I’m on a couple of listservs for kaleidoscope builders and collectors. Yes, every tiny interest group has a list these days. In fact, the kaleidoscope world even has its own membership society, which holds regular conventions. As you might guess, it’s been hard times for kaleidoscopes the last few years, as it has for arts and luxuries in general, so the Brewster Kaleidoscope Society has cut its conventions from annual to bi-annual. One of those rare conventions is coming up and people on the lists are talking about whether they’ll be there or not. “Or not” seems to be a…

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A question for you: Movies about inspirational people

Somebody asked me yesterday whether I still write movie reviews for the print version of Backwoods Home. Officially, I do (Dave willing). But as a practical matter, I ran out of family-friendly, English-language films of interest to a rural audience a long time ago. P.T., the person who asked the question, hoped I would review biopix of inspiring people — particularly women. Thought that was a great idea. With two reservations. First, most recent biopix (aside from often being about dissolute folk who wouldn’t be welcome on many backwoods homesteads) are just giant mess-blobs. Take movies like “Ray” and “La…

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“As a Man Thinketh”

This tiny booklet, “As a Man Thinketh,” (free to read online in various formats from various sites) is more than 100 years old. But I’d never heard of it until a nice guy, A.G., pointed me toward it. There are also print versions, including one transcribed especially for women, which A.G. was kind enough to send me. It’s not very big on how-to. But there’s much food for thought there for anybody who wants to change his — or her! — life, starting from the mind outward. (And doesn’t every author dream of having works in print for more than…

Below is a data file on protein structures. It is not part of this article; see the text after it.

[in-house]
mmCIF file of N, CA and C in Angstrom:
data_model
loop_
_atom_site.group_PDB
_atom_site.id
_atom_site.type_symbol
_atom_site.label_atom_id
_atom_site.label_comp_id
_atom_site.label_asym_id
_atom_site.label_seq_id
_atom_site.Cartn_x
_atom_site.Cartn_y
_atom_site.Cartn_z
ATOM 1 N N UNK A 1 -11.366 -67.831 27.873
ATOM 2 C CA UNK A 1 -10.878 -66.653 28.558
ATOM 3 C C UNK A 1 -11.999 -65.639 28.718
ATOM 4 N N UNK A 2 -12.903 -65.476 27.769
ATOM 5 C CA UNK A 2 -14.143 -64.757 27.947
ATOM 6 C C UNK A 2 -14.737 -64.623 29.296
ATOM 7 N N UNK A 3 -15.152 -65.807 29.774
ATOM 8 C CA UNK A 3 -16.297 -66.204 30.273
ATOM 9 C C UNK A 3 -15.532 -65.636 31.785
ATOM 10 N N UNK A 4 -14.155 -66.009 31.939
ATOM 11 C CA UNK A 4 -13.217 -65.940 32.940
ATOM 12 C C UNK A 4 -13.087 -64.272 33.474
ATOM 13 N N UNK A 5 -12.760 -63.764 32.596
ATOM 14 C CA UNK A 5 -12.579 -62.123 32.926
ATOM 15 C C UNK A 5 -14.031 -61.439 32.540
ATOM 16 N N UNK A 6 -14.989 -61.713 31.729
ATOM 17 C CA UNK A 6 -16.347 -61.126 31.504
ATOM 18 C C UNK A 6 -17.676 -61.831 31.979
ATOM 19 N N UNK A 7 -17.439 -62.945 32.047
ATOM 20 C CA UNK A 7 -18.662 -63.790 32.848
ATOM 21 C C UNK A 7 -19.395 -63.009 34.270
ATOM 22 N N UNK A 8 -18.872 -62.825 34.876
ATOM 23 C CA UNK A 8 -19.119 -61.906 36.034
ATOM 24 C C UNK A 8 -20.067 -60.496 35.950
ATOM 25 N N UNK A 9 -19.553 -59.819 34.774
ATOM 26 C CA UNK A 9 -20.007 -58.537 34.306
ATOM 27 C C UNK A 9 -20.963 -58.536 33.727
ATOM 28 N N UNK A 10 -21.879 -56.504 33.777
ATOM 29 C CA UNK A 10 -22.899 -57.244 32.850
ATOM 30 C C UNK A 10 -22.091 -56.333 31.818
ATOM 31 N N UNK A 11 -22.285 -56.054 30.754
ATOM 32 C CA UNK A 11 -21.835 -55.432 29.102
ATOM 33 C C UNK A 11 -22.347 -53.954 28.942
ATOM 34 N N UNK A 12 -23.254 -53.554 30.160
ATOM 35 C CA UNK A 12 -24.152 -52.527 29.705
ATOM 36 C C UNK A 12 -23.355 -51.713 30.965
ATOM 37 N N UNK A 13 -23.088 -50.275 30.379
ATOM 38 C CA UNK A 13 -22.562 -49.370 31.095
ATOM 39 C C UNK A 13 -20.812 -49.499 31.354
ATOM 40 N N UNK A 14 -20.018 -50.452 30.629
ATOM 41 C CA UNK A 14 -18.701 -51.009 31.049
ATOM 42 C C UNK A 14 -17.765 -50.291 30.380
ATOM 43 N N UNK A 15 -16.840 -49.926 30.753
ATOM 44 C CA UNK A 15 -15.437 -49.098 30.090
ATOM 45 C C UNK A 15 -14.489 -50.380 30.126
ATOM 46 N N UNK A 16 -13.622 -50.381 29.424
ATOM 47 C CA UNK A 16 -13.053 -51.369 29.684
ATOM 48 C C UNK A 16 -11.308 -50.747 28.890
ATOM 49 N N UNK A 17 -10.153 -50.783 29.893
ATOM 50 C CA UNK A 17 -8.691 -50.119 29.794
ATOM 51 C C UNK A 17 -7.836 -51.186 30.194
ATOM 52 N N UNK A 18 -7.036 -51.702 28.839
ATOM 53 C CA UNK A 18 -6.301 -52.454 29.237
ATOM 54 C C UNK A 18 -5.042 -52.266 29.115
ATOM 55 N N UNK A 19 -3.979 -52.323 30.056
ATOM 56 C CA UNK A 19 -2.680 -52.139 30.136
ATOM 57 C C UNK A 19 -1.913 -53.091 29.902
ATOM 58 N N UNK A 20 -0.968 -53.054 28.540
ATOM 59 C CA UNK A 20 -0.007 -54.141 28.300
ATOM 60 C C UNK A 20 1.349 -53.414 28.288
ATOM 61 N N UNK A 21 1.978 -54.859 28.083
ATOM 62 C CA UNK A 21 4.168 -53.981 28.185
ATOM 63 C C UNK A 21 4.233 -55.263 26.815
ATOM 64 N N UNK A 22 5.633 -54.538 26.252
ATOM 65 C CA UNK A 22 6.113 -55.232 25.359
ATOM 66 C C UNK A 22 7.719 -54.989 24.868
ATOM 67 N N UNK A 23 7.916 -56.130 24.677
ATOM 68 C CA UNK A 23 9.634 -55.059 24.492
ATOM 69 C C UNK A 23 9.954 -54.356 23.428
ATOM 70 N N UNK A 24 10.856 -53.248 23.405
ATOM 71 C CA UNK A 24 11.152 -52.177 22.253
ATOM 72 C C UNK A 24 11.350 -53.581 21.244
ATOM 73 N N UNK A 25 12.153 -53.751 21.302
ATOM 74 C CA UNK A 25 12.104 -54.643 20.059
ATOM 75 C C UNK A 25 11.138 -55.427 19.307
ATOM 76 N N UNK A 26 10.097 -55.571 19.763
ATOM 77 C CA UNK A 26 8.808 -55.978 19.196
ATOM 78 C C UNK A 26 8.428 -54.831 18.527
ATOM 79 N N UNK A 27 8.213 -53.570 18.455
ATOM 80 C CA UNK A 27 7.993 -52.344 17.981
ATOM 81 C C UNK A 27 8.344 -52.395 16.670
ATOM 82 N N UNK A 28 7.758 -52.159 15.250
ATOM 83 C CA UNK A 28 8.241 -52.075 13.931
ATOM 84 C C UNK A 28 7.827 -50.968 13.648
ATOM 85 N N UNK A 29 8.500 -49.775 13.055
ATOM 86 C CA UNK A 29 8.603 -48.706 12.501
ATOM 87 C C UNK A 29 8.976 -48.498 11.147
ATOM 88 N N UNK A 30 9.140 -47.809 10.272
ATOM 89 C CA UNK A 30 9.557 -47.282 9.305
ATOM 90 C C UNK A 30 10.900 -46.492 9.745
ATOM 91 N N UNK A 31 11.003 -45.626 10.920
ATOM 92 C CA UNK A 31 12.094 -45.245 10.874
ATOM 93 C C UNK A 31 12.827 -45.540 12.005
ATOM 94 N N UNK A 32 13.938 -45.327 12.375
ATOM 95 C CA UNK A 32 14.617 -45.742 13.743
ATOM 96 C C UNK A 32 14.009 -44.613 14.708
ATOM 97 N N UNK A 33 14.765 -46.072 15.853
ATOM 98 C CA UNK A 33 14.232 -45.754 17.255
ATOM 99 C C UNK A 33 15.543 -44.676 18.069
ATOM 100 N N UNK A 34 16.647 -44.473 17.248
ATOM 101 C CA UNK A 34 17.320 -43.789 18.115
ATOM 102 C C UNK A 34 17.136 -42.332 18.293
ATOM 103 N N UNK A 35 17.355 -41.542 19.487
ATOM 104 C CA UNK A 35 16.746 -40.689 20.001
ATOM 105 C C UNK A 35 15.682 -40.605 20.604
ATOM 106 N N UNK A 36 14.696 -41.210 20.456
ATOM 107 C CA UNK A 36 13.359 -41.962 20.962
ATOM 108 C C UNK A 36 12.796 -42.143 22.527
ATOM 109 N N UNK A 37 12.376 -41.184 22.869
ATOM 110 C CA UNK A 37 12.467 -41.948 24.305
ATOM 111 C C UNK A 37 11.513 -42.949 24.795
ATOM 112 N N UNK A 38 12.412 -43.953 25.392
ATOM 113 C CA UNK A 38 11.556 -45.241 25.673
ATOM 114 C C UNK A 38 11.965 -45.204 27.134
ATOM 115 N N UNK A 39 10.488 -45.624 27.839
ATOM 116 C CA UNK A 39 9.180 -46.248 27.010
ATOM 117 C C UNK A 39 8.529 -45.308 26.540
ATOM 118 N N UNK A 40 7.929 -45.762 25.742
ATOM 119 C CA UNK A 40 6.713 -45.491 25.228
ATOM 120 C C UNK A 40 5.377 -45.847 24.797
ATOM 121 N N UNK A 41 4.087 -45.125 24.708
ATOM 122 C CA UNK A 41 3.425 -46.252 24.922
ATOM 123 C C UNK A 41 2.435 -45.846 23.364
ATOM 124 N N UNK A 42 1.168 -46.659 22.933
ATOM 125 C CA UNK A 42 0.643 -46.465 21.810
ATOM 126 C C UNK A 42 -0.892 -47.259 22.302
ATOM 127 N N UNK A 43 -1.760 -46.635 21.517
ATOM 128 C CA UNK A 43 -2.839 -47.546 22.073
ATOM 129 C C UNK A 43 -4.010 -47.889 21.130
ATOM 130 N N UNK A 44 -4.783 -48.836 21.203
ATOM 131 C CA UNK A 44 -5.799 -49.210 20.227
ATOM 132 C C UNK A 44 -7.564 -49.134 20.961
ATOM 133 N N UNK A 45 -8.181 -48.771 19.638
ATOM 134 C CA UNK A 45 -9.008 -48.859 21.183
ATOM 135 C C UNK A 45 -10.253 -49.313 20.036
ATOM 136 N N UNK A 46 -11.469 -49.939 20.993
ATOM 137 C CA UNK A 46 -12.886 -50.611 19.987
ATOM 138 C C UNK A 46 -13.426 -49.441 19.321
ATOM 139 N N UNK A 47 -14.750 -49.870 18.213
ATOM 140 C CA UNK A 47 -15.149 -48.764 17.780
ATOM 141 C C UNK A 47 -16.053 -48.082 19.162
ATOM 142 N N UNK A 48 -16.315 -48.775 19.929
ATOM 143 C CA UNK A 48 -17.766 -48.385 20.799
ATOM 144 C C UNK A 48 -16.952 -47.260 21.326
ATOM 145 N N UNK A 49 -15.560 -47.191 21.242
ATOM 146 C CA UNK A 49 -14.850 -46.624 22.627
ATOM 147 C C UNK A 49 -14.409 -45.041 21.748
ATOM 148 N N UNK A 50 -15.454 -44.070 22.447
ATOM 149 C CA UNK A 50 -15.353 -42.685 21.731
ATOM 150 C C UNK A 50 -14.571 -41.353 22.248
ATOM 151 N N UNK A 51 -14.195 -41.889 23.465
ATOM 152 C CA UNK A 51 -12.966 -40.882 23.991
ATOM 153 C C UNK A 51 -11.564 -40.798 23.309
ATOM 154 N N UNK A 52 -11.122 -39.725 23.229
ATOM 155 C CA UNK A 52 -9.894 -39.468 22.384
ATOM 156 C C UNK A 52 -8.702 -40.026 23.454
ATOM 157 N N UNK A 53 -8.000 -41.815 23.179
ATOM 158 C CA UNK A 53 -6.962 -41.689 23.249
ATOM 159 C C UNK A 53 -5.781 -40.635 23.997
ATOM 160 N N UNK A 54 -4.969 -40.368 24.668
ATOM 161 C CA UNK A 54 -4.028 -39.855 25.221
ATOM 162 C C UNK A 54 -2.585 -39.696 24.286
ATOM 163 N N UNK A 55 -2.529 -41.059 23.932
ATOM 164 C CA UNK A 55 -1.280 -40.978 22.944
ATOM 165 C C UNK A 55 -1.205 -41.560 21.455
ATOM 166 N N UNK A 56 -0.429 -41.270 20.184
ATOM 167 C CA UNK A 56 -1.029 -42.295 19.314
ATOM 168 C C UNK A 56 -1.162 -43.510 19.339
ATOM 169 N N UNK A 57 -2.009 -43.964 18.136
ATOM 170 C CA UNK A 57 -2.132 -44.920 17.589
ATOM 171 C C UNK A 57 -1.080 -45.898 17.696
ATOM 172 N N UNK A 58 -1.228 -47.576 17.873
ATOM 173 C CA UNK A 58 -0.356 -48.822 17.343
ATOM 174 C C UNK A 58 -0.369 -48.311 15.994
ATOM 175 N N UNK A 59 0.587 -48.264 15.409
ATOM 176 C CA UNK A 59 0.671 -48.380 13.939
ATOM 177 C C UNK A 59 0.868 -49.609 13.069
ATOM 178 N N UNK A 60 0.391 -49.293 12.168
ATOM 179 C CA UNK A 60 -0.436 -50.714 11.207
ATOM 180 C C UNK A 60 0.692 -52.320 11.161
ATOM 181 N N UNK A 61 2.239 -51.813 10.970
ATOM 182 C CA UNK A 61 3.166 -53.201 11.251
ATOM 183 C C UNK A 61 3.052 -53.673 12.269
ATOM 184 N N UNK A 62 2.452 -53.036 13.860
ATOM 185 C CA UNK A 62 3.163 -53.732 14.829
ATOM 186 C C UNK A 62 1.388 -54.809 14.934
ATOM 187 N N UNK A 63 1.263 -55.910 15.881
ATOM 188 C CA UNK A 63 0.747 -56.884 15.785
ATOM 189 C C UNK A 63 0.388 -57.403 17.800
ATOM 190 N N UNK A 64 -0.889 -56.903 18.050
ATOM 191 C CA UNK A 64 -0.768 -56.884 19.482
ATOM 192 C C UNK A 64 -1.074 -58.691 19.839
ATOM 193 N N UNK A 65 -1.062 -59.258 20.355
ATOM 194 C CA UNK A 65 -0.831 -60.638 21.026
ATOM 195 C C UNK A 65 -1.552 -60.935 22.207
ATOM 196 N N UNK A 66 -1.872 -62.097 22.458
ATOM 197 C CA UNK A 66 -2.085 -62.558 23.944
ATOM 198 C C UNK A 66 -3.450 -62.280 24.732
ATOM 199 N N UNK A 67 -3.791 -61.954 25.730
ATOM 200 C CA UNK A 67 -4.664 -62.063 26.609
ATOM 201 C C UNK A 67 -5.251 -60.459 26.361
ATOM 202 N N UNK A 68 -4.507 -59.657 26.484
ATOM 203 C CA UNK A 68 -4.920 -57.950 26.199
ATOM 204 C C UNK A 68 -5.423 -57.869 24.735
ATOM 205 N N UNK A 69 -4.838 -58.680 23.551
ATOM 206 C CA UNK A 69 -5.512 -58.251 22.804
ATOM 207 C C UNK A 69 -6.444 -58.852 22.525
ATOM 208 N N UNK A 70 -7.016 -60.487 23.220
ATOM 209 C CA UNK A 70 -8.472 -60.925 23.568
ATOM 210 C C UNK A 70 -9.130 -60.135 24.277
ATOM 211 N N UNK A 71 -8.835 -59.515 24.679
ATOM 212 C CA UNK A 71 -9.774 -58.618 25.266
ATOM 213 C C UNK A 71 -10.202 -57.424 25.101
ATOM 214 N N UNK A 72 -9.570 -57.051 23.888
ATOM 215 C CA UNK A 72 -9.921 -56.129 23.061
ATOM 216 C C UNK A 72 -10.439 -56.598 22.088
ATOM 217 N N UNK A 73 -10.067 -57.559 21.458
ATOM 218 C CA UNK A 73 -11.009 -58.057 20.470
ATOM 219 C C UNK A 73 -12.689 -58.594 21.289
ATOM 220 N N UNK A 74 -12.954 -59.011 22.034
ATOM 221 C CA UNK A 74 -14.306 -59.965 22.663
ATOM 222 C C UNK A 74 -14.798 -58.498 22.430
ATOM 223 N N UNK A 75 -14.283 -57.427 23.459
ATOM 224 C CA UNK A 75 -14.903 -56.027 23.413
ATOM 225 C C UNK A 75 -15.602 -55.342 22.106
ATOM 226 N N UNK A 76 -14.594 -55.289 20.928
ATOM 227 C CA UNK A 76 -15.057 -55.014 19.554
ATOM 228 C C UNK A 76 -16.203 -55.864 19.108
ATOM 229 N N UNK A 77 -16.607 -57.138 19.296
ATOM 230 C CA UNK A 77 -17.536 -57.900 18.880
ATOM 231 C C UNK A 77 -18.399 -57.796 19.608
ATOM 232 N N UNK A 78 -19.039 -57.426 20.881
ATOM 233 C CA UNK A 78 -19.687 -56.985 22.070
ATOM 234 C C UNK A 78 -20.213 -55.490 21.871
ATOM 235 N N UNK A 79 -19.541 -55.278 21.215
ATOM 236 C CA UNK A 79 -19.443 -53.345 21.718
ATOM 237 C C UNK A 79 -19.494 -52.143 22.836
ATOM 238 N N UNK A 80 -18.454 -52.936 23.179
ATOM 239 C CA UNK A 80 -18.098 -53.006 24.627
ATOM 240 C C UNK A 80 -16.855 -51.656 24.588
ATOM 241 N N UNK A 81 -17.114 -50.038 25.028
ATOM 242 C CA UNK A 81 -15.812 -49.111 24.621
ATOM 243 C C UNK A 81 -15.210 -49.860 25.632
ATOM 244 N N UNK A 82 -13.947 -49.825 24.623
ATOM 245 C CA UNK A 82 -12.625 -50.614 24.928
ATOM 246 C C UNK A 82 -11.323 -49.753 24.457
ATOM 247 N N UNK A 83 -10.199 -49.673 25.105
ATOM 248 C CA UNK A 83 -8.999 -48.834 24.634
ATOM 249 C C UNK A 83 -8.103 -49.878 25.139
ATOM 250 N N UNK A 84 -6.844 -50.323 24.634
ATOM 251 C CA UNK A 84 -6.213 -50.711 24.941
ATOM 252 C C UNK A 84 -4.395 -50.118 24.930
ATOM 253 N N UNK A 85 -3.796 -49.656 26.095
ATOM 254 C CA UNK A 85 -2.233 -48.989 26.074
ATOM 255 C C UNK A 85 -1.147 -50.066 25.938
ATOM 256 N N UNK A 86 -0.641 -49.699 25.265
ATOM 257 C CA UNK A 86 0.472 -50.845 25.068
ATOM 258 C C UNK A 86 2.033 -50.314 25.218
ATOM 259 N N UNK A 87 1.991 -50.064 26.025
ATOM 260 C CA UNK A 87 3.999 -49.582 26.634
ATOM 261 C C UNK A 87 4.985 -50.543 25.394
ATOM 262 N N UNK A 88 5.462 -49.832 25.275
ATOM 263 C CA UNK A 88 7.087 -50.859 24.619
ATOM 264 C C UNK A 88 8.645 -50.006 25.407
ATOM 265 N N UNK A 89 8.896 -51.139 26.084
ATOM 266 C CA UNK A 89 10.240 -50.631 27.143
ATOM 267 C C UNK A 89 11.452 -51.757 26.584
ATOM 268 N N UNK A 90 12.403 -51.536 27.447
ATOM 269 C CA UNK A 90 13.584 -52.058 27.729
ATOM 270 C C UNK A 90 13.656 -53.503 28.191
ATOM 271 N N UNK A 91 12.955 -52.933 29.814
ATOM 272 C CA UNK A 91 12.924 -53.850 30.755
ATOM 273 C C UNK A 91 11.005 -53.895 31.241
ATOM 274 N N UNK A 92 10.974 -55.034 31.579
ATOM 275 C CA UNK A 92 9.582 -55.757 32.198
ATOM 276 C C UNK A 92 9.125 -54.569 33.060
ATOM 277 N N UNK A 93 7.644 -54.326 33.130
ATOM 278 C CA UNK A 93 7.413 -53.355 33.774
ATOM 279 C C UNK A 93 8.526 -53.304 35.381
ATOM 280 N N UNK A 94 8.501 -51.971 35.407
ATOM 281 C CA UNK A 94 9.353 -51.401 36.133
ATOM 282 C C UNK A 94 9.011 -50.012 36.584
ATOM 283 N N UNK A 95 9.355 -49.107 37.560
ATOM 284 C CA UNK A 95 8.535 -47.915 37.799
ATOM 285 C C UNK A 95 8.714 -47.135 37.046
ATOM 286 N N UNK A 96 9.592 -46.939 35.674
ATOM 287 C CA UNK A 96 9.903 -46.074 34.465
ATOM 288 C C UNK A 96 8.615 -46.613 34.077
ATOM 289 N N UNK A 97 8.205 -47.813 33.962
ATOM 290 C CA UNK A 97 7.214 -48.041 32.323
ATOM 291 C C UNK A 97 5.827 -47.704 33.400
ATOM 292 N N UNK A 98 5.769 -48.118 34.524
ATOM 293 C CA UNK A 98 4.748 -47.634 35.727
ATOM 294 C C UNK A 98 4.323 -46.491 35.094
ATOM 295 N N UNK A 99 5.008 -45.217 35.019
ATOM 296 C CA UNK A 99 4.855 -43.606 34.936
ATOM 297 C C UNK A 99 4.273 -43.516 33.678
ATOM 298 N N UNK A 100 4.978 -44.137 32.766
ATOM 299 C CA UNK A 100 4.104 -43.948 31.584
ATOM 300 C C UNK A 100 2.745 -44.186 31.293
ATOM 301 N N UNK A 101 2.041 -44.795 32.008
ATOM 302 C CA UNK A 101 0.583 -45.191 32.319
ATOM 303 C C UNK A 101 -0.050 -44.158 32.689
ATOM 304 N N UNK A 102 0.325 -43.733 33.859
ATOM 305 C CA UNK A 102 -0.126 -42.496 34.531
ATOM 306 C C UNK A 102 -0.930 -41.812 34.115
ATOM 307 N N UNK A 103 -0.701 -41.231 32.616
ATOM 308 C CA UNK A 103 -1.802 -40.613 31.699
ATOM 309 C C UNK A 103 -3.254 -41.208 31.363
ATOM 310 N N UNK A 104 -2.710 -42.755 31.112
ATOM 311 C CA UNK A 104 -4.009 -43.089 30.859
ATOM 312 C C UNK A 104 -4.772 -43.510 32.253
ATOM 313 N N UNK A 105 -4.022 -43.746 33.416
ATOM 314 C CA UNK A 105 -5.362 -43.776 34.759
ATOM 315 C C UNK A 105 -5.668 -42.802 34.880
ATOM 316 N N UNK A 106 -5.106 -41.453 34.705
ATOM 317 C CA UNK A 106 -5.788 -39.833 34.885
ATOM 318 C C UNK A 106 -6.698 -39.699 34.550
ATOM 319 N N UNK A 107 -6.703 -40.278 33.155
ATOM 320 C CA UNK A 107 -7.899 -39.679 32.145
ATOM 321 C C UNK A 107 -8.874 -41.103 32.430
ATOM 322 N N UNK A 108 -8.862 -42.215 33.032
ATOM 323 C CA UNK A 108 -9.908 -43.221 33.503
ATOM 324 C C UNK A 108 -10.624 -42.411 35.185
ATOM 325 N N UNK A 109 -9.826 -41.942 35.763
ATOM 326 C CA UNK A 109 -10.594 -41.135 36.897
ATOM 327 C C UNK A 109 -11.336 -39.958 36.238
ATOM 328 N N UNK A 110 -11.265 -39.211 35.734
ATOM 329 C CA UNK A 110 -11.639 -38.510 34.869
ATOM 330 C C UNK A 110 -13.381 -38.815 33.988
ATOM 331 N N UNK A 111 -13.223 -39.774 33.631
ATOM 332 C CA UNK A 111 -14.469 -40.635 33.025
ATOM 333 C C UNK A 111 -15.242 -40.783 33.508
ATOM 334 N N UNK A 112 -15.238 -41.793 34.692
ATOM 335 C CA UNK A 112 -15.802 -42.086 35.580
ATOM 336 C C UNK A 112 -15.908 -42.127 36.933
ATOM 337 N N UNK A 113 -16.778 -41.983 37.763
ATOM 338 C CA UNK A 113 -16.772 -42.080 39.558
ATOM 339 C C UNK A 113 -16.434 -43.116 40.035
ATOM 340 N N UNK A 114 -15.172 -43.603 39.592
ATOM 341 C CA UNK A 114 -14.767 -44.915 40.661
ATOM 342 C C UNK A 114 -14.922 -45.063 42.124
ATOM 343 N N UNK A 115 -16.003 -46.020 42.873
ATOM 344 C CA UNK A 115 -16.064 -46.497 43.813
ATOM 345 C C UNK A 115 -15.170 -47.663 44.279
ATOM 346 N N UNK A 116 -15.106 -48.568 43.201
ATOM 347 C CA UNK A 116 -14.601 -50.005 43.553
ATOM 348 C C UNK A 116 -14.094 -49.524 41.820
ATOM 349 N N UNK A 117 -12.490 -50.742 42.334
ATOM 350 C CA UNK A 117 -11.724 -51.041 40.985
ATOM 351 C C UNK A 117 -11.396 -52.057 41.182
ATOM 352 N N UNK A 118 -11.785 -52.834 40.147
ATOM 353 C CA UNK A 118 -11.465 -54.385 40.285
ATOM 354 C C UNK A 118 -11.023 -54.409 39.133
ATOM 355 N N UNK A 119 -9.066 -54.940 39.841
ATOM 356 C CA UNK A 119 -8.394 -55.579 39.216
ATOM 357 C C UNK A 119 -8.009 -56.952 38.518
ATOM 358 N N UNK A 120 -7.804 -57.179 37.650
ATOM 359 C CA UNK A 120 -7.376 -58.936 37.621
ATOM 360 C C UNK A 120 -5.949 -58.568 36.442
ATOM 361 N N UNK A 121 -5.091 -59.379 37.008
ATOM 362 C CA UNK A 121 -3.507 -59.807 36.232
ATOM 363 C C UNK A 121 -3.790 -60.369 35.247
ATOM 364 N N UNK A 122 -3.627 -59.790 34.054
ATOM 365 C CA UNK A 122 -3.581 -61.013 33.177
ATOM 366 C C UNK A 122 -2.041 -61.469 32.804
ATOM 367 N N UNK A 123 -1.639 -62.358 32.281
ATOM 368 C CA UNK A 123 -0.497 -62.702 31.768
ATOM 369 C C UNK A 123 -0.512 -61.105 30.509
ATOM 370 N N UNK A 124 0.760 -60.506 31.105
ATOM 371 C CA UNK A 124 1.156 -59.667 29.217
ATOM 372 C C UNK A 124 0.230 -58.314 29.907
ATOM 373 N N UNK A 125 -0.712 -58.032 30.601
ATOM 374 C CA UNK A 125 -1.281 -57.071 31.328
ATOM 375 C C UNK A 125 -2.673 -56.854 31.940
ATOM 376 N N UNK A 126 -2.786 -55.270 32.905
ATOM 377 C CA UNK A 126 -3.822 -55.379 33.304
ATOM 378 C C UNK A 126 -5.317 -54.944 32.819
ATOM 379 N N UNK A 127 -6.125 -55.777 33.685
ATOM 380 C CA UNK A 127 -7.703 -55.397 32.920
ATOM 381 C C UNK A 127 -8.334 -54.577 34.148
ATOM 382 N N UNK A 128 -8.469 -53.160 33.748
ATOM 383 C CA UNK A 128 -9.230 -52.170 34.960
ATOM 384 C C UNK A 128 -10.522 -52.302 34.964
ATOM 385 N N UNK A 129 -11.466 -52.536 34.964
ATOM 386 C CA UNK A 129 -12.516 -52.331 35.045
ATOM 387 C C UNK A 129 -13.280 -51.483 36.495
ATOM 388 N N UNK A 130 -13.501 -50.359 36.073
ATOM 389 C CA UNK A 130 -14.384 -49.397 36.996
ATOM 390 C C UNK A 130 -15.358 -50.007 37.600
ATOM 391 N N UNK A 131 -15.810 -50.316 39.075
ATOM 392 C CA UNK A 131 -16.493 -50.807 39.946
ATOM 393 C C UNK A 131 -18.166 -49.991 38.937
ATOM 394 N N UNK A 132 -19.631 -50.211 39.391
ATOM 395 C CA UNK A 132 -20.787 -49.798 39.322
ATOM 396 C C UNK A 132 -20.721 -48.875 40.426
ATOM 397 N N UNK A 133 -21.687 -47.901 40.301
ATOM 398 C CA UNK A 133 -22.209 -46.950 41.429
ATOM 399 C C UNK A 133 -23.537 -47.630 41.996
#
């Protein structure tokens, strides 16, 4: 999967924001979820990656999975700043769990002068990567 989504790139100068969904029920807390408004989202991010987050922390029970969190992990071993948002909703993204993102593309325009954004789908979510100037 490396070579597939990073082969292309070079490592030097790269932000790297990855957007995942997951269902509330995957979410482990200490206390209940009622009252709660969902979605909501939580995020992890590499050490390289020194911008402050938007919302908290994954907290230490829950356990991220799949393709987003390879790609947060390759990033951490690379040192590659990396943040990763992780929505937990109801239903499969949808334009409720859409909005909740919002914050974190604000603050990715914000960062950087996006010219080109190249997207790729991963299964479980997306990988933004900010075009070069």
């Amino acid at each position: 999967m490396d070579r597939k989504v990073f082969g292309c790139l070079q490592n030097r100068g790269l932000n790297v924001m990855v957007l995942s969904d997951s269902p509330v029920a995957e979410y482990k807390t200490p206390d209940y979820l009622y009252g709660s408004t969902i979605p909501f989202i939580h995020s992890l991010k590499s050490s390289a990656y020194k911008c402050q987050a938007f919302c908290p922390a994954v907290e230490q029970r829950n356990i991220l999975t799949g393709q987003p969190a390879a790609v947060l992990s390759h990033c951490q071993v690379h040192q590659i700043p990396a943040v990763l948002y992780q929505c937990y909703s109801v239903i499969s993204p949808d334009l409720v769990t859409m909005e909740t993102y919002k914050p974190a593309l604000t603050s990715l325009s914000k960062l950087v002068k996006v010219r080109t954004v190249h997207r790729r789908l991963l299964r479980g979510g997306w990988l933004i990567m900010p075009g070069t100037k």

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“The perfect is the enemy of the good”

Voltaire, a favorite philosopher, said, “The perfect is the enemy of the good.” So did Gustave Flaubert. And apparently also Joseph Addison. Plagiarism or just “great minds”? No matter. It’s a fine thought, and I try to remind myself of it when I’m otherwise inclined to say, “Oh, to heck with even trying.” Perfection and procrastination are evil twins. Unfreedom is their kissing cousin. Because we can’t have perfect results, to heck with it; we just won’t bother. This losing game is as true in self-liberation as it is in learning to draw, building a house, running a marathon, or…

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Thought for the day: Using our freedom

“To know how to free oneself is nothing; the arduous thing is to know what to do with one’s freedom.” — Andre Gide Wouldn’t exactly say freeing ourselves is “nothing.” But I suspect Gide meant simply that it’s easier to break free than it is to know how to make the best use of the freedom we win. Seems to me that if we envision first how we want to use our freedom, we’ll be more inspired to figure out how to begin.